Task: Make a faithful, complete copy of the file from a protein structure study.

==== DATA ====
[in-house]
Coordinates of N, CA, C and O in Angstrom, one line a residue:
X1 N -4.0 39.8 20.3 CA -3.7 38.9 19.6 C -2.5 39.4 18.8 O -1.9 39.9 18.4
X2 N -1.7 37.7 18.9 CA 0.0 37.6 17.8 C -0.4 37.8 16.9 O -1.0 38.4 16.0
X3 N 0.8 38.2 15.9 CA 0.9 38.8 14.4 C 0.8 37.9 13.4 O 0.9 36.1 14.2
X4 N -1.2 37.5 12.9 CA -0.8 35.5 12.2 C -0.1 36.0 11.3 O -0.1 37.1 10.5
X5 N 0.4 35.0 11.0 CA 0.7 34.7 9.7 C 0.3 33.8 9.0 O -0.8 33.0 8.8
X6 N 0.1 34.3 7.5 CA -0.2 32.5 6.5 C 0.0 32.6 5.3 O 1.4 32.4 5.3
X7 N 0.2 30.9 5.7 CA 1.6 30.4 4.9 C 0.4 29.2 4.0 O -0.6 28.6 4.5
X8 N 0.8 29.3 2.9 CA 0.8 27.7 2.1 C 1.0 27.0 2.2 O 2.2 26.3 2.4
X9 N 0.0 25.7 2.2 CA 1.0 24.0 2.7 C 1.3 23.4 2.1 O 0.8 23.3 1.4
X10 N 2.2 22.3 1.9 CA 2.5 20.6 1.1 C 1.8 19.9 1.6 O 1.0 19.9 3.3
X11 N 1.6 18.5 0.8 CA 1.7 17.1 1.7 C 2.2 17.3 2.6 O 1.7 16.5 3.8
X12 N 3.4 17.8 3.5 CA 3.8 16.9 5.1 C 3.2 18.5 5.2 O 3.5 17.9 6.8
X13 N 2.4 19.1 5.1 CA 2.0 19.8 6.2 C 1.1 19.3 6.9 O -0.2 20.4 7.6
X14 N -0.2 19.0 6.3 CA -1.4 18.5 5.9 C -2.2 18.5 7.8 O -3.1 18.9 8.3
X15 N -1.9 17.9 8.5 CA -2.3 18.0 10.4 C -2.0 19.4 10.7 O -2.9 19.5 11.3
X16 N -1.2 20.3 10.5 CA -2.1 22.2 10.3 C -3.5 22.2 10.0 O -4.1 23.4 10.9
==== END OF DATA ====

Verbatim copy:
[in-house]
Coordinates of N, CA, C and O in Angstrom, one line a residue:
X1 N -4.0 39.8 20.3 CA -3.7 38.9 19.6 C -2.5 39.4 18.8 O -1.9 39.9 18.4
X2 N -1.7 37.7 18.9 CA 0.0 37.6 17.8 C -0.4 37.8 16.9 O -1.0 38.4 16.0
X3 N 0.8 38.2 15.9 CA 0.9 38.8 14.4 C 0.8 37.9 13.4 O 0.9 36.1 14.2
X4 N -1.2 37.5 12.9 CA -0.8 35.5 12.2 C -0.1 36.0 11.3 O -0.1 37.1 10.5
X5 N 0.4 35.0 11.0 CA 0.7 34.7 9.7 C 0.3 33.8 9.0 O -0.8 33.0 8.8
X6 N 0.1 34.3 7.5 CA -0.2 32.5 6.5 C 0.0 32.6 5.3 O 1.4 32.4 5.3
X7 N 0.2 30.9 5.7 CA 1.6 30.4 4.9 C 0.4 29.2 4.0 O -0.6 28.6 4.5
X8 N 0.8 29.3 2.9 CA 0.8 27.7 2.1 C 1.0 27.0 2.2 O 2.2 26.3 2.4
X9 N 0.0 25.7 2.2 CA 1.0 24.0 2.7 C 1.3 23.4 2.1 O 0.8 23.3 1.4
X10 N 2.2 22.3 1.9 CA 2.5 20.6 1.1 C 1.8 19.9 1.6 O 1.0 19.9 3.3
X11 N 1.6 18.5 0.8 CA 1.7 17.1 1.7 C 2.2 17.3 2.6 O 1.7 16.5 3.8
X12 N 3.4 17.8 3.5 CA 3.8 16.9 5.1 C 3.2 18.5 5.2 O 3.5 17.9 6.8
X13 N 2.4 19.1 5.1 CA 2.0 19.8 6.2 C 1.1 19.3 6.9 O -0.2 20.4 7.6
X14 N -0.2 19.0 6.3 CA -1.4 18.5 5.9 C -2.2 18.5 7.8 O -3.1 18.9 8.3
X15 N -1.9 17.9 8.5 CA -2.3 18.0 10.4 C -2.0 19.4 10.7 O -2.9 19.5 11.3
X16 N -1.2 20.3 10.5 CA -2.1 22.2 10.3 C -3.5 22.2 10.0 O -4.1 23.4 10.9